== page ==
The State of Hawaii Department of Land and Natural Resources (DLNR), Division of
Aquatic Resources (DAR) is the primary agency responsible for coordinating Hawaii’s reef management efforts in the main Hawaiian Islands. The Coral Reef Working Group (CRWG), made up of key state and federal partners involved in coral reef management, was established to help provide guidance for the State of Hawaii’s coral program.
The 2010 Hawaii Coral Reef Strategy (HCRS) is the guiding coral reef management document used by the Division of Aquatic Resources’ with support from the NOAA Coral Reef Conservation Program. The HCRS was developed through a participatory process including DAR staff as well as other agency representatives, academics and NGO partners and regional experts. Prior to the completion of the HCRS, management efforts were informed by threat-focused Local Action Strategies (LAS's). While the HRCS prioritizes place-based stewardship efforts, it includes and incorporates actions and needs identfied by the LAS's.
It was recognized early in the HCRS planning process that many of the management activities identified needed to be implemented at a site specific level to effectively show success. Two sites, Ka‘anapali-Kahekili (Maui) and South Kohala (Hawaii) were prioritized for 3-5 year program focus in order to implement specific ridge-to-reef management activities (See HCRS for full description of process used to determine priority sites).
DAR facilitated the development and implementation of 6 local action strategies (LAS’s) with significant help from multi-stakeholder, voluntary advisory groups and funding from the National Oceanic and Atmospheric Administration. More information about coral reef monitoring and management, LAS projects and advisory groups, as well as additional project descriptions and reports can be found online at:
Effective management of coral reef ecosystems is dependent upon reliable and in-depth data on the status and trends of key ecosystem components. This is increasingly critical as threats to coral reefs increase due to population increases, urbanization, pollution and climate change. Previous DAR coral reef monitoring programs in the Main Hawaiian Islands (MHI) have been largely fragmentary and uncoordinated, with little or no overlap among programs in terms of survey locations or habitat. The resulting data therefore provided only limited opportunity to make meaningful comparisons among sites, or to explore potentially important interactions among biological and physical ecosystem components, such as those between herbivores and algal communities (Williams and Polunin 2001), or between reef structural characteristics and fish communities (Friedlander et al. 2007).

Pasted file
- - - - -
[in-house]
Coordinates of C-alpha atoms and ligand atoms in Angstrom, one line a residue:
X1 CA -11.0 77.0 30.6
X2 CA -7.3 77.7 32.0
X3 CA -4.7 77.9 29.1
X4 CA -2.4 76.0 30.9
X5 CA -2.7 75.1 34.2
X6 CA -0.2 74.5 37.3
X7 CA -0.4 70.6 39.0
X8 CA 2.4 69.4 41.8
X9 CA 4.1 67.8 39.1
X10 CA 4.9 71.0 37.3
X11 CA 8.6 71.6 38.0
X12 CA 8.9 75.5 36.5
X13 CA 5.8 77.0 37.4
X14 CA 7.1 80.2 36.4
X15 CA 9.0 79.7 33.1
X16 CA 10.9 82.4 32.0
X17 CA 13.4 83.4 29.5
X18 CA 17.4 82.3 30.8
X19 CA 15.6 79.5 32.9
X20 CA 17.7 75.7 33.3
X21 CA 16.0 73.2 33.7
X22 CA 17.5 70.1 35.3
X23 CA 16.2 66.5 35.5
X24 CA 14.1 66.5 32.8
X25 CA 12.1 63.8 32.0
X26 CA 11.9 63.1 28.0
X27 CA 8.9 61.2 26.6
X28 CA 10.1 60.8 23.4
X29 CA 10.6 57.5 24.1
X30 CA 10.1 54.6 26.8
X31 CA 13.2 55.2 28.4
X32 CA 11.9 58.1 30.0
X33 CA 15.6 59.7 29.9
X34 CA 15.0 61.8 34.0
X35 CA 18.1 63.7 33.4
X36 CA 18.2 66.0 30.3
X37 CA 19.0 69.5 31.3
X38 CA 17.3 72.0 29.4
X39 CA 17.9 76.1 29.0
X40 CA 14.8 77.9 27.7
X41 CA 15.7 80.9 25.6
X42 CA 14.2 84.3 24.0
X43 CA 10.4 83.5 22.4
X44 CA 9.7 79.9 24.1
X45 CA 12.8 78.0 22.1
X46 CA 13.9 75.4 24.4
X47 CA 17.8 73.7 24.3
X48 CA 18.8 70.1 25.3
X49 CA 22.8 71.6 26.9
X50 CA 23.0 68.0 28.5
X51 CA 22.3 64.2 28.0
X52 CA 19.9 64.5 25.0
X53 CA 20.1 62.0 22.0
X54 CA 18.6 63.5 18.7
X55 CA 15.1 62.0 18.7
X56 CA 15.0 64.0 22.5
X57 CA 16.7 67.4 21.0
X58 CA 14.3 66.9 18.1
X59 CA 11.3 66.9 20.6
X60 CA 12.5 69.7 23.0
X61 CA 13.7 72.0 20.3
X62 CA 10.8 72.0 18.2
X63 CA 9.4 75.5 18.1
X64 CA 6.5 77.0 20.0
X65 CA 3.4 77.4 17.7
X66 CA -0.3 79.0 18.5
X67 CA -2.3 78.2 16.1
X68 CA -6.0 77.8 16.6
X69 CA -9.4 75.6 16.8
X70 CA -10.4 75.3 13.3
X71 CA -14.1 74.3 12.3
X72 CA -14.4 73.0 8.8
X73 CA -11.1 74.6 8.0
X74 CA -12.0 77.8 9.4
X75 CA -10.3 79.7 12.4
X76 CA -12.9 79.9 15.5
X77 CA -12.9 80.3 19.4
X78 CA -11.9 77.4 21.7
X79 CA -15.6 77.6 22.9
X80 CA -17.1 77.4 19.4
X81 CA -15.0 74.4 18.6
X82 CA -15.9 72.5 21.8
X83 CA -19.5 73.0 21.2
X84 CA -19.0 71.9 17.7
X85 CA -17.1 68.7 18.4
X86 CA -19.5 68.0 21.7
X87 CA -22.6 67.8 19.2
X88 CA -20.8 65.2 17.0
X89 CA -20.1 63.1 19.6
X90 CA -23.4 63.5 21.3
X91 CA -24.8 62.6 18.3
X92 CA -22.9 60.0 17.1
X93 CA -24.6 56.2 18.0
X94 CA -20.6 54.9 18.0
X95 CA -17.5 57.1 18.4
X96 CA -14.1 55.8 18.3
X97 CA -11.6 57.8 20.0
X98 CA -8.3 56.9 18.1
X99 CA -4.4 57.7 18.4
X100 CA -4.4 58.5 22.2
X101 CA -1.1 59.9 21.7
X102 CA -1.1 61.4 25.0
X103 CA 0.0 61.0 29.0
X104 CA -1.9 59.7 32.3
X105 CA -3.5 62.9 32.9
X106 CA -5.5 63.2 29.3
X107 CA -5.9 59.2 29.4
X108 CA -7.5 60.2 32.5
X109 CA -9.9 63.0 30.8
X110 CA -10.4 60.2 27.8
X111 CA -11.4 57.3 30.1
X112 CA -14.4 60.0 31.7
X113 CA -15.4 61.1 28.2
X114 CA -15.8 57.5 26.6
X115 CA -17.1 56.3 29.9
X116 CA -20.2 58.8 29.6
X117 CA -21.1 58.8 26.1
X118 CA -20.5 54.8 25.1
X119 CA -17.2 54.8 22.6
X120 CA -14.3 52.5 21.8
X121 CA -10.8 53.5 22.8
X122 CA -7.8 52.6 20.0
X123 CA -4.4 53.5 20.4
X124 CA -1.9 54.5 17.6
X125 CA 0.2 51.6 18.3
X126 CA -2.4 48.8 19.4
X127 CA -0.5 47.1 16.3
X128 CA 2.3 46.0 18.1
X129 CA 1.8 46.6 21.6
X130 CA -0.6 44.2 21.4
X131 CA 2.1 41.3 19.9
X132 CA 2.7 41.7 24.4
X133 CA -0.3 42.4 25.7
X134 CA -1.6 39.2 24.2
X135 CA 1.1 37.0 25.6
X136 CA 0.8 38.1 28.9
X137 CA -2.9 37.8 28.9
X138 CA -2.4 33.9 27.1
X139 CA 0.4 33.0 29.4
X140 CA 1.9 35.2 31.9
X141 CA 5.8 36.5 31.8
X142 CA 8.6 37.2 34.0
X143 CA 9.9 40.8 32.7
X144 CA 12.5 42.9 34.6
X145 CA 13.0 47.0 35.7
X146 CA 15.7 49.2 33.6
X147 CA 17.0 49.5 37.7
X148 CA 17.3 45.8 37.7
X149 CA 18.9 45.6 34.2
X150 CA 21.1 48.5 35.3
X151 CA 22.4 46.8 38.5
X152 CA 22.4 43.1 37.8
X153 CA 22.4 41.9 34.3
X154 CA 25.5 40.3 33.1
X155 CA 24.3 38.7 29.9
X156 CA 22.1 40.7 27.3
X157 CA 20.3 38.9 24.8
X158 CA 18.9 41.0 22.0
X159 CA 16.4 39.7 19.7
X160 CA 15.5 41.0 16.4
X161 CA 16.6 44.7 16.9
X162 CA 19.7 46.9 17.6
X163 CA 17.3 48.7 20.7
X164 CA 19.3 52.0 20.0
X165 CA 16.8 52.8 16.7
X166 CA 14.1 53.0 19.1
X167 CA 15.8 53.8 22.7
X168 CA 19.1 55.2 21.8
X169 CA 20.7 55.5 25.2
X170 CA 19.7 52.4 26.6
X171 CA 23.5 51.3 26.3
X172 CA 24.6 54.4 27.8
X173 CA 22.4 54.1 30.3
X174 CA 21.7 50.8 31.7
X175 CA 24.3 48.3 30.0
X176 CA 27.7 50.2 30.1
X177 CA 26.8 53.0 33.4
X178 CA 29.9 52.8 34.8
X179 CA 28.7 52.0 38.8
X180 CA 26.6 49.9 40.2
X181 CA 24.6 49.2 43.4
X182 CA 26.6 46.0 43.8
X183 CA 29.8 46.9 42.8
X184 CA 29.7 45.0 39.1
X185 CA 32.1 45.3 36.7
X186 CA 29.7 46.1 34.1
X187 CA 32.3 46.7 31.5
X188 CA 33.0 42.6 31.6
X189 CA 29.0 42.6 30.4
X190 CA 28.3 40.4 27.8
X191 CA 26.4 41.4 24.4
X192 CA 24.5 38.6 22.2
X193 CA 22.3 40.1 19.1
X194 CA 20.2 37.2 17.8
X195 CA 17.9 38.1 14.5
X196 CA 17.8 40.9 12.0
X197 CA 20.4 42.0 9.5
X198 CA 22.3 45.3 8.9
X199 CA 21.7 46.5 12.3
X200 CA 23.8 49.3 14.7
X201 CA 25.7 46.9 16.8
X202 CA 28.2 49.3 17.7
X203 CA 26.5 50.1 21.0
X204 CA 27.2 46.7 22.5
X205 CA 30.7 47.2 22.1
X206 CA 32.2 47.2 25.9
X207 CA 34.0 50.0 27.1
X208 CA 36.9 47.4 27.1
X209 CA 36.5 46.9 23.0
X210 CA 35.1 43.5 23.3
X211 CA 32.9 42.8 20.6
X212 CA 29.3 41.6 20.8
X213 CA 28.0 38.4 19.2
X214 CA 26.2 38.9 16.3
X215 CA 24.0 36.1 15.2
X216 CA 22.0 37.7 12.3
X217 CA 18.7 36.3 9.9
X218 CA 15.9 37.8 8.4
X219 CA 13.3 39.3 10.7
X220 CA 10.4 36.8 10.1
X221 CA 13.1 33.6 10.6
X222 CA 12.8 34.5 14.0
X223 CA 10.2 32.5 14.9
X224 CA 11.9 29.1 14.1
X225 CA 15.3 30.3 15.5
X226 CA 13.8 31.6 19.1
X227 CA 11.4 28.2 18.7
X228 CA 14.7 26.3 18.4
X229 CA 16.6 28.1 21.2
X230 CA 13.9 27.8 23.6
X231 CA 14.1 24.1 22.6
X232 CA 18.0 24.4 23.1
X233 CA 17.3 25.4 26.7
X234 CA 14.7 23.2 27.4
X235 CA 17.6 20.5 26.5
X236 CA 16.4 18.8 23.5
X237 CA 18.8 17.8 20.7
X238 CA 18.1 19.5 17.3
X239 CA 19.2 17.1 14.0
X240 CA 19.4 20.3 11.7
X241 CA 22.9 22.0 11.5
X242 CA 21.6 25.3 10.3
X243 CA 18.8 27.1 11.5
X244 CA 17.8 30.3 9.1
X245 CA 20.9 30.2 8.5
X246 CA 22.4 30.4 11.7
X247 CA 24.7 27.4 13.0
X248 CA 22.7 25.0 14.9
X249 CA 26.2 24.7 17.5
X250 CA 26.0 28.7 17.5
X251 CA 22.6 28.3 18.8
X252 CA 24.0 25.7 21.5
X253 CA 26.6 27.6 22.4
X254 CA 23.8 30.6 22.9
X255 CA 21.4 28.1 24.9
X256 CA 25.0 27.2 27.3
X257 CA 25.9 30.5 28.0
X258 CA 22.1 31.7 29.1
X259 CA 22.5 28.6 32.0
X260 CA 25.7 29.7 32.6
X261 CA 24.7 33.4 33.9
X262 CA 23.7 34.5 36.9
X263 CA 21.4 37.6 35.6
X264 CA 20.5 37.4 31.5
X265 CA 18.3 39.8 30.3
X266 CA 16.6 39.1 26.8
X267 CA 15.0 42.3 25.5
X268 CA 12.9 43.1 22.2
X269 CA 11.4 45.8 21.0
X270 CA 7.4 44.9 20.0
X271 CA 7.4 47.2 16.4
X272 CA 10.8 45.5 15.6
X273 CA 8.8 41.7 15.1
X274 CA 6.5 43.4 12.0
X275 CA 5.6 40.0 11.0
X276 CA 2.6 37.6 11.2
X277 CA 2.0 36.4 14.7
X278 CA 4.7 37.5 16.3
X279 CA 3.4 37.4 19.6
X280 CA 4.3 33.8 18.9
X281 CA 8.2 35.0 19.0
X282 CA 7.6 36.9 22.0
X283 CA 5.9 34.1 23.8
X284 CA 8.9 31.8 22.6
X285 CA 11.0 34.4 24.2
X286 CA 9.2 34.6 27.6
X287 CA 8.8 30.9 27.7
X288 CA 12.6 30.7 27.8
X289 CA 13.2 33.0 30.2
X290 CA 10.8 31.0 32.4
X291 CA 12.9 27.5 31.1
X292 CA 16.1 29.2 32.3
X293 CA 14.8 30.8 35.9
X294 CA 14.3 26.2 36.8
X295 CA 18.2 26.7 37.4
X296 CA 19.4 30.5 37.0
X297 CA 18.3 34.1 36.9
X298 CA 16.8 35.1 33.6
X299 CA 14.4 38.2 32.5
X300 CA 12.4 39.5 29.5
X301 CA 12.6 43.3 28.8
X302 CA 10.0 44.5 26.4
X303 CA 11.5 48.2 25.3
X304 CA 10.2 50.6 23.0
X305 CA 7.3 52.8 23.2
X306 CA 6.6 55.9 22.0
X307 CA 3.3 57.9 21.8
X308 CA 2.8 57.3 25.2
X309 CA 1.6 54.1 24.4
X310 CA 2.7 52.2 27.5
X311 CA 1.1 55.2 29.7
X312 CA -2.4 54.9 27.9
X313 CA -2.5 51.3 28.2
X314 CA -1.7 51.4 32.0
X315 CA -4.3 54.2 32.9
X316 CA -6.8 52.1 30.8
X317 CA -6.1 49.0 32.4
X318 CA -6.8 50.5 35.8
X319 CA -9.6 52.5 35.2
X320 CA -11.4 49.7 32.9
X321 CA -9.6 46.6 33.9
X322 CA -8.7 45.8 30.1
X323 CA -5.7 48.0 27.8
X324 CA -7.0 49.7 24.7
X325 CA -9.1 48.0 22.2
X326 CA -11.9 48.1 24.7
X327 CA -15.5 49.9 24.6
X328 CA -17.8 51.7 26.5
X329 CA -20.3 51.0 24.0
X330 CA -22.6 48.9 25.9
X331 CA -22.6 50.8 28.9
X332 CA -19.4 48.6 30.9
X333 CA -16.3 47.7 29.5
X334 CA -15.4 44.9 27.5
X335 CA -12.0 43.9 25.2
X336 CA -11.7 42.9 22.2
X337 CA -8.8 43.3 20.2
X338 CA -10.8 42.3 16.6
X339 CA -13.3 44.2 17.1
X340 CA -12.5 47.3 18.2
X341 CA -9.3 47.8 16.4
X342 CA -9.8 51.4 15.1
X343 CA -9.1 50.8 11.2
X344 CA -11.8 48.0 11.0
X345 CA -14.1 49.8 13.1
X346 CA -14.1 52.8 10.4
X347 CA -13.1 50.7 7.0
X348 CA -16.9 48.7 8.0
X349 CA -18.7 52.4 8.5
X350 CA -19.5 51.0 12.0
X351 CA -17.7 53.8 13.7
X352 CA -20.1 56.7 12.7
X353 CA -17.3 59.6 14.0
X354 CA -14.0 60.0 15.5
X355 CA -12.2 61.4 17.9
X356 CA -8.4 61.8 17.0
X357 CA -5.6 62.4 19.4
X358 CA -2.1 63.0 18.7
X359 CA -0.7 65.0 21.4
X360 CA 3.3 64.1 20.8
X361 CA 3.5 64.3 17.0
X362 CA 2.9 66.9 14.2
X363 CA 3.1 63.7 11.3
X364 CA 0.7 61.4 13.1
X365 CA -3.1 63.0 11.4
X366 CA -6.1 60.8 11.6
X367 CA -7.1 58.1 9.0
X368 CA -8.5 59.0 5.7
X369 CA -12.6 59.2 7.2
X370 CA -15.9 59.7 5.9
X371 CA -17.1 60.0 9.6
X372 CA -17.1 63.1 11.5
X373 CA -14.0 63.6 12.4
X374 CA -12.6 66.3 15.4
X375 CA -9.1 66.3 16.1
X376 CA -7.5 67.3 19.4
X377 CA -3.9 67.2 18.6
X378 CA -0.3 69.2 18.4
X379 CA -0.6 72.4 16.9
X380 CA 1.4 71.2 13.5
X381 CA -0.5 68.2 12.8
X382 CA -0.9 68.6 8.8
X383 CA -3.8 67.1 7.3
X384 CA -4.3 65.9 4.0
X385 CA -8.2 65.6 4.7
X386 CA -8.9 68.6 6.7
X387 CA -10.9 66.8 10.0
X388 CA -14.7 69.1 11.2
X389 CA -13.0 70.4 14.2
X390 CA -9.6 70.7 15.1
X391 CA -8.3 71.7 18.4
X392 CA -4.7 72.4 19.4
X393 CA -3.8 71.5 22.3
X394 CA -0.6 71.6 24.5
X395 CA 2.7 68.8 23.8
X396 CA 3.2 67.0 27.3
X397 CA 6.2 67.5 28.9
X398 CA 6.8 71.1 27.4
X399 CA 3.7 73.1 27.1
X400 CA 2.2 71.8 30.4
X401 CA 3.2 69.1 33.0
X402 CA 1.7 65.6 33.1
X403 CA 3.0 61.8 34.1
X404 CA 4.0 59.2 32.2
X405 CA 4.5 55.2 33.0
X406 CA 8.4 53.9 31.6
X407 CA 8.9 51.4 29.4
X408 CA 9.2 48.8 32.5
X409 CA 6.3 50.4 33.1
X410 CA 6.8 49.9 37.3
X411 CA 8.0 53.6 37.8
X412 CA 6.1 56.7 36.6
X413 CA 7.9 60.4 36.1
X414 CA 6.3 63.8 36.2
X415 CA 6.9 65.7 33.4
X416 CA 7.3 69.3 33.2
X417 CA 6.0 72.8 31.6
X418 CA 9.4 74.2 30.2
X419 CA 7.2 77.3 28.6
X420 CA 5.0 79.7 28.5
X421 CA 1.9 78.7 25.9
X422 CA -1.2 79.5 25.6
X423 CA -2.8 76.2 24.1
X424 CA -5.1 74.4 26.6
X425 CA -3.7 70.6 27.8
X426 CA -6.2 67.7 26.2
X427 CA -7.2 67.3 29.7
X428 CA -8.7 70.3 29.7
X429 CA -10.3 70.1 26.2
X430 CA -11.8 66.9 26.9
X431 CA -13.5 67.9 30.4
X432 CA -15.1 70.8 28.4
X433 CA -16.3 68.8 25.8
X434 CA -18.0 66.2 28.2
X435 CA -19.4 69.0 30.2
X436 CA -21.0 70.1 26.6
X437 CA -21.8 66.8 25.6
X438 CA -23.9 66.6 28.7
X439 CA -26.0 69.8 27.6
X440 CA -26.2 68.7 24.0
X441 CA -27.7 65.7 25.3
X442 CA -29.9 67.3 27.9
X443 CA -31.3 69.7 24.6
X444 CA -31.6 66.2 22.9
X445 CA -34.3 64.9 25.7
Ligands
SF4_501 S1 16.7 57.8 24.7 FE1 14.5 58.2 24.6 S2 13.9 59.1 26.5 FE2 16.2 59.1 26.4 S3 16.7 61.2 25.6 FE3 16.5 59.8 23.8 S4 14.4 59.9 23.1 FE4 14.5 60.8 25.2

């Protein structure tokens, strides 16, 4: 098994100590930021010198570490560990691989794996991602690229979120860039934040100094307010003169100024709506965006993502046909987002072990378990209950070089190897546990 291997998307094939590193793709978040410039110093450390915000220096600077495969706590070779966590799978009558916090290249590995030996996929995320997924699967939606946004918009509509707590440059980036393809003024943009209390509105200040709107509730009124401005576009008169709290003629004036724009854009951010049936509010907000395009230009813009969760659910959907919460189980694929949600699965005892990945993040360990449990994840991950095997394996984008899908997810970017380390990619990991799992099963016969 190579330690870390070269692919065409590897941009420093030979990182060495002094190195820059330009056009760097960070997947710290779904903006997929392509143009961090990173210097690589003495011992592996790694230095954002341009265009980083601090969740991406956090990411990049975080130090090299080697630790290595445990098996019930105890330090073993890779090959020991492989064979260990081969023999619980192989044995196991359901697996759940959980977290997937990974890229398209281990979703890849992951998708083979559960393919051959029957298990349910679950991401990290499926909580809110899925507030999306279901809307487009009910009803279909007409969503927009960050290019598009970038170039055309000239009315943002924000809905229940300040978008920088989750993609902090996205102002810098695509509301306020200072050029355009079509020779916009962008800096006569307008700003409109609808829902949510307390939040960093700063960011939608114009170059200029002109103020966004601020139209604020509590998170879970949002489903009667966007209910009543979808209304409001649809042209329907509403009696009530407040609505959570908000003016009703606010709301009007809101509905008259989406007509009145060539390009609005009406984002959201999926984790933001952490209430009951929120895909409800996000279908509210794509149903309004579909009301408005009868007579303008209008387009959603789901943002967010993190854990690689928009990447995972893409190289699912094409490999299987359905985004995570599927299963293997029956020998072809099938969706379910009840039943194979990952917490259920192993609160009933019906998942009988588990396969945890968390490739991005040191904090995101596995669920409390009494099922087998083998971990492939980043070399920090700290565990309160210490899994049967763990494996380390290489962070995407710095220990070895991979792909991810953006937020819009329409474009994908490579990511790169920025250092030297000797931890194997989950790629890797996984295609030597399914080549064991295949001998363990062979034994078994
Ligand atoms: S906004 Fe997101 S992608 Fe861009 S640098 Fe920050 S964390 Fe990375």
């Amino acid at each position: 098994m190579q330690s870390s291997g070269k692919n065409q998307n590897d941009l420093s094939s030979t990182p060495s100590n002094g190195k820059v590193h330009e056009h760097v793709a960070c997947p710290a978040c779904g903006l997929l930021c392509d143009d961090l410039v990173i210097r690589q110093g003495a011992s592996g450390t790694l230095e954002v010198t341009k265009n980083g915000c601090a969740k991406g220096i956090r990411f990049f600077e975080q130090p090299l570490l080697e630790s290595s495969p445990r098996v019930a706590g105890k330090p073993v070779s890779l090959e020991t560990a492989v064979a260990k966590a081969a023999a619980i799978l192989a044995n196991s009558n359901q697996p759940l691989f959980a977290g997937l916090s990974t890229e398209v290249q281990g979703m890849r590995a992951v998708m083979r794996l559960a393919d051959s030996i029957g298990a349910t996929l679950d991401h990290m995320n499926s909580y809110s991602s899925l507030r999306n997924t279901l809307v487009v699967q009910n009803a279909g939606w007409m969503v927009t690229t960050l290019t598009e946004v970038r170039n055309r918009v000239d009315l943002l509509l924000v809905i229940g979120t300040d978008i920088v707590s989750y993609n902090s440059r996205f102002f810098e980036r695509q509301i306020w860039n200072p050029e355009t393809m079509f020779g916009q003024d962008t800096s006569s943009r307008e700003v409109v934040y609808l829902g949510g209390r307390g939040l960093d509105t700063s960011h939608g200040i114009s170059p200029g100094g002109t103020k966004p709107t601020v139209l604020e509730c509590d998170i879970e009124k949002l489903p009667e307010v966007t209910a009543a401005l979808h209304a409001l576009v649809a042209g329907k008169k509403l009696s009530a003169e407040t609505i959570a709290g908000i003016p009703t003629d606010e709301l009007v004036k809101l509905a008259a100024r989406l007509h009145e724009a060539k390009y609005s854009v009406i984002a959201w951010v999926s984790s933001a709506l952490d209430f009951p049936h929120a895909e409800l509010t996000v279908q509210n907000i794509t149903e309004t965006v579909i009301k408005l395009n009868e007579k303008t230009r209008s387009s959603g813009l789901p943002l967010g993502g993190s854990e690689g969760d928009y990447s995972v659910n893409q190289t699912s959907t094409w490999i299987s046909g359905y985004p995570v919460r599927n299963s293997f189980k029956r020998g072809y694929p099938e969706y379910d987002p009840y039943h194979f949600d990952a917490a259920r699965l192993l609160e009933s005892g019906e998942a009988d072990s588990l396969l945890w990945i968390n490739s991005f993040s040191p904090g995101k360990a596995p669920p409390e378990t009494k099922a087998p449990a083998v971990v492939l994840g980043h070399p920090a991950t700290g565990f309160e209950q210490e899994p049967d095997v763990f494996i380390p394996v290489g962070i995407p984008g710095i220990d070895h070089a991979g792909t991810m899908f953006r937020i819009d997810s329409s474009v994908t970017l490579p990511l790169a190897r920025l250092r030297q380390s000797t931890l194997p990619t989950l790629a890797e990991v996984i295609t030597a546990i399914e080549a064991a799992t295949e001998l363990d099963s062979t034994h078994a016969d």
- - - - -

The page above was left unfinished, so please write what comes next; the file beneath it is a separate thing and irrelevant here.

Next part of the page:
The management of Hawai`i’s coral reefs is fundamentally the responsibility of the Division of Aquatic Resources (DAR) within the Department of Land and Natural Resources (DLNR). The primary objective of this proposal is to implement an integrated ecosystem-scale monitoring approach for DAR for use within the MHI. Monitoring will encompass fish communities, mobile invertebrates, reef benthos (including coral and algal communities as well as other sessile invertebrates), water temperature and turbidity and water quality (both incident based).
The NOAA Coral Reef Management Fellowship Program was established to respond to the need for additional coral reef management capacity in the U.S. Flag Pacific and Caribbean islands. The program provides the state and territorial coral reef management agencies with highly qualified candidates whose education and work experience meet each island's specific needs, while providing the individual fellows with professional experience in coastal and coral reef resources management. As a participating member of the DAR staff and the coral program, the fellow will work with a team of coordinators and network with partner organizations and agencies to complete a multifaceted fellowship.
The primary goal of the Marine Law Fellow program is to assess, evaluate, and coordinate revisions to existing DAR regulations in consultation with relevant DAR biologists, Division of Conservation and Resource Enforcement (DOCARE) personnel, Division of Boating and Ocean Recreation (DOBOR), and the Office of the Attorney General (AG), for the purpose of facilitating increased coral reef and aquatic resources conservation. The Law Fellow has also worked on proposals for new statutes, regulations, and procedures that serve this same purpose. The secondary goal of the Law Fellow is to administratively prosecute DAR resource damage cases before the Board of Land and Natural Resources for the purpose of assessing fines and recovering fees and costs. This fellowship has been ongoing since 2007.
Emma Anders, DAR Planner
Department of Land and Natural Resources,
Division of Aquatic Resources 1151 Punchbowl Street,
Room 330 Honolulu, HI 96813
Local Action Strategies
Aquatic Invasive Species (AIS)
Climate Change and Marine Debris (CCMD)
Recreational Impacts to Reefs (RRIR)
Lad-based Sources of Pollution (LBSP)
Lack of Awareness